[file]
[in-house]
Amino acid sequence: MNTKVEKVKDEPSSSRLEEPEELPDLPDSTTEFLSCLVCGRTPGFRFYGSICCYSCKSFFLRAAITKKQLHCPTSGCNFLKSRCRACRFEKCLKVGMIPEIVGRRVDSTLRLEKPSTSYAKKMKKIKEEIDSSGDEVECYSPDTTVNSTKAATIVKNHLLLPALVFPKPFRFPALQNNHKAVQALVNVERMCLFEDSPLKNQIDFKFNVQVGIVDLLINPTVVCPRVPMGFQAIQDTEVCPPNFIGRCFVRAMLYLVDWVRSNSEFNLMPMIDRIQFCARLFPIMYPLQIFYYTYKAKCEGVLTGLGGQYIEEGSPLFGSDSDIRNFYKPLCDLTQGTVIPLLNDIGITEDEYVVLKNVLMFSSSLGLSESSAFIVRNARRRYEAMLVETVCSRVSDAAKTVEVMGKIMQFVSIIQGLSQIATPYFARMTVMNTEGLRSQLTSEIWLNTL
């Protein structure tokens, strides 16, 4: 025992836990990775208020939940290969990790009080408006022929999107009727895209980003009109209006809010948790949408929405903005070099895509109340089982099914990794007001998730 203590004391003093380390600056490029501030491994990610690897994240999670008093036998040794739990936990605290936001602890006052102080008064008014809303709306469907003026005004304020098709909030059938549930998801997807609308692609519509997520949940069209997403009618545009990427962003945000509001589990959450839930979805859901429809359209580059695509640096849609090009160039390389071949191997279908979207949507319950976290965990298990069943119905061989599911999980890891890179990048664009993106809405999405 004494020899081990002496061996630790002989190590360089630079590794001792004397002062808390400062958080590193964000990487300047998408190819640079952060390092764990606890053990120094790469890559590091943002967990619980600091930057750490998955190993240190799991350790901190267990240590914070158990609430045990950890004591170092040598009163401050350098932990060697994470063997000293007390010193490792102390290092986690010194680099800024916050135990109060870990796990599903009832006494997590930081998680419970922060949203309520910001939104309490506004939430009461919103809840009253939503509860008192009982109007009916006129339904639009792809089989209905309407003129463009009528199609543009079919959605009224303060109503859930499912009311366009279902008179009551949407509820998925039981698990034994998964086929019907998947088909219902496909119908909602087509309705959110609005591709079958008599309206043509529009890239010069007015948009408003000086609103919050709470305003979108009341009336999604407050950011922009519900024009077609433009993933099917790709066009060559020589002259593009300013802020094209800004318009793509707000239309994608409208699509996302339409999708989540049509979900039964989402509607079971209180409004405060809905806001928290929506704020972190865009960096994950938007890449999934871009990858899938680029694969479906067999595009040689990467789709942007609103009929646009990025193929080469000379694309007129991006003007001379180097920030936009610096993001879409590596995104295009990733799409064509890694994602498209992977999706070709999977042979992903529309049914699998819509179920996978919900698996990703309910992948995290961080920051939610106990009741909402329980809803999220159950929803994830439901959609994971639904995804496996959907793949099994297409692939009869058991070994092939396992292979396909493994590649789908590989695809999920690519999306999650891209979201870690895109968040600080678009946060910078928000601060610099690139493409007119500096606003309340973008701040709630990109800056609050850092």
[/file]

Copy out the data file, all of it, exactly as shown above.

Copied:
[in-house]
Amino acid sequence: MNTKVEKVKDEPSSSRLEEPEELPDLPDSTTEFLSCLVCGRTPGFRFYGSICCYSCKSFFLRAAITKKQLHCPTSGCNFLKSRCRACRFEKCLKVGMIPEIVGRRVDSTLRLEKPSTSYAKKMKKIKEEIDSSGDEVECYSPDTTVNSTKAATIVKNHLLLPALVFPKPFRFPALQNNHKAVQALVNVERMCLFEDSPLKNQIDFKFNVQVGIVDLLINPTVVCPRVPMGFQAIQDTEVCPPNFIGRCFVRAMLYLVDWVRSNSEFNLMPMIDRIQFCARLFPIMYPLQIFYYTYKAKCEGVLTGLGGQYIEEGSPLFGSDSDIRNFYKPLCDLTQGTVIPLLNDIGITEDEYVVLKNVLMFSSSLGLSESSAFIVRNARRRYEAMLVETVCSRVSDAAKTVEVMGKIMQFVSIIQGLSQIATPYFARMTVMNTEGLRSQLTSEIWLNTL
């Protein structure tokens, strides 16, 4: 025992836990990775208020939940290969990790009080408006022929999107009727895209980003009109209006809010948790949408929405903005070099895509109340089982099914990794007001998730 203590004391003093380390600056490029501030491994990610690897994240999670008093036998040794739990936990605290936001602890006052102080008064008014809303709306469907003026005004304020098709909030059938549930998801997807609308692609519509997520949940069209997403009618545009990427962003945000509001589990959450839930979805859901429809359209580059695509640096849609090009160039390389071949191997279908979207949507319950976290965990298990069943119905061989599911999980890891890179990048664009993106809405999405 004494020899081990002496061996630790002989190590360089630079590794001792004397002062808390400062958080590193964000990487300047998408190819640079952060390092764990606890053990120094790469890559590091943002967990619980600091930057750490998955190993240190799991350790901190267990240590914070158990609430045990950890004591170092040598009163401050350098932990060697994470063997000293007390010193490792102390290092986690010194680099800024916050135990109060870990796990599903009832006494997590930081998680419970922060949203309520910001939104309490506004939430009461919103809840009253939503509860008192009982109007009916006129339904639009792809089989209905309407003129463009009528199609543009079919959605009224303060109503859930499912009311366009279902008179009551949407509820998925039981698990034994998964086929019907998947088909219902496909119908909602087509309705959110609005591709079958008599309206043509529009890239010069007015948009408003000086609103919050709470305003979108009341009336999604407050950011922009519900024009077609433009993933099917790709066009060559020589002259593009300013802020094209800004318009793509707000239309994608409208699509996302339409999708989540049509979900039964989402509607079971209180409004405060809905806001928290929506704020972190865009960096994950938007890449999934871009990858899938680029694969479906067999595009040689990467789709942007609103009929646009990025193929080469000379694309007129991006003007001379180097920030936009610096993001879409590596995104295009990733799409064509890694994602498209992977999706070709999977042979992903529309049914699998819509179920996978919900698996990703309910992948995290961080920051939610106990009741909402329980809803999220159950929803994830439901959609994971639904995804496996959907793949099994297409692939009869058991070994092939396992292979396909493994590649789908590989695809999920690519999306999650891209979201870690895109968040600080678009946060910078928000601060610099690139493409007119500096606003309340973008701040709630990109800056609050850092």